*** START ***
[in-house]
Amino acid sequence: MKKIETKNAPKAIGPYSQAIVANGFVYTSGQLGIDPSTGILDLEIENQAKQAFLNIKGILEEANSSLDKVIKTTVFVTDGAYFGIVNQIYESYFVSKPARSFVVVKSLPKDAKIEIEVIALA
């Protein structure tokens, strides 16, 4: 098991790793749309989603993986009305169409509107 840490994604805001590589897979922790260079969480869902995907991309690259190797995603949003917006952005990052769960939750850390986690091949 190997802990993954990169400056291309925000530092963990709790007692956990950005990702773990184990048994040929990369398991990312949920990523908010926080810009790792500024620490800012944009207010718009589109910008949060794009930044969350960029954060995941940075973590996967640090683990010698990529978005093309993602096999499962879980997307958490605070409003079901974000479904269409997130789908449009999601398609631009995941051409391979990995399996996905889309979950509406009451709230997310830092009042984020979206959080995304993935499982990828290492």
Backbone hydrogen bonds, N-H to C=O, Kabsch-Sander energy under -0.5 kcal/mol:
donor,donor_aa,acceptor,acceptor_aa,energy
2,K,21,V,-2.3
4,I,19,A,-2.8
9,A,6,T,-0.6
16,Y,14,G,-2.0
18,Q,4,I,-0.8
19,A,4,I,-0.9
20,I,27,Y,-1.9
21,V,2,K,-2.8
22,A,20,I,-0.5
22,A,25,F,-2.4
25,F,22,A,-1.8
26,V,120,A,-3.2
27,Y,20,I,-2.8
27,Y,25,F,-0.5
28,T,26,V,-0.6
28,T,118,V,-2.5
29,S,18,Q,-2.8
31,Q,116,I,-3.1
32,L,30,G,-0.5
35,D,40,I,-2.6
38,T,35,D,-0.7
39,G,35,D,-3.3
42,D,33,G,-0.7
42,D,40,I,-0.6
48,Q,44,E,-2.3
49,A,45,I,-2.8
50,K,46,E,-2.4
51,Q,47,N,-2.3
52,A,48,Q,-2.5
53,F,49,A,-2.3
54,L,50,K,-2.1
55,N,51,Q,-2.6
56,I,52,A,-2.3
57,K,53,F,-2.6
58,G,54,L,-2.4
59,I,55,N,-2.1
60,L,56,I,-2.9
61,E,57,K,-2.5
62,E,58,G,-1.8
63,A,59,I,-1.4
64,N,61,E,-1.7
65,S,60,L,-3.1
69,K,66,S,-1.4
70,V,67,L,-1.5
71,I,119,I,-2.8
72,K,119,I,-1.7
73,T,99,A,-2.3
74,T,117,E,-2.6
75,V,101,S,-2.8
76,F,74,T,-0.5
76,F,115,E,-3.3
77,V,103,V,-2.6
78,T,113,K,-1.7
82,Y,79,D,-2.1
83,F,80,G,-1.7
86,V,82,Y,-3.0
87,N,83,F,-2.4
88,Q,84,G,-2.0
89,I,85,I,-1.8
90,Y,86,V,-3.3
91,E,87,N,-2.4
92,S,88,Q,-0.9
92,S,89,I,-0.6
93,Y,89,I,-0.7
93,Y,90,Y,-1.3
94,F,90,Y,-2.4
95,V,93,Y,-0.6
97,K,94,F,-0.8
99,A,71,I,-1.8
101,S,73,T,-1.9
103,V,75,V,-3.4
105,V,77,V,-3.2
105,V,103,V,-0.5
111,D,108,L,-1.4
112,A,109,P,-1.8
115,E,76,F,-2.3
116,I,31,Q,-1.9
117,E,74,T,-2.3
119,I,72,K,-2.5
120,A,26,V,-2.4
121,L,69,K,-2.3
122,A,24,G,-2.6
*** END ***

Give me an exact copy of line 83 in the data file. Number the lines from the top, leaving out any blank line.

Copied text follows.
117,E,74,T,-2.3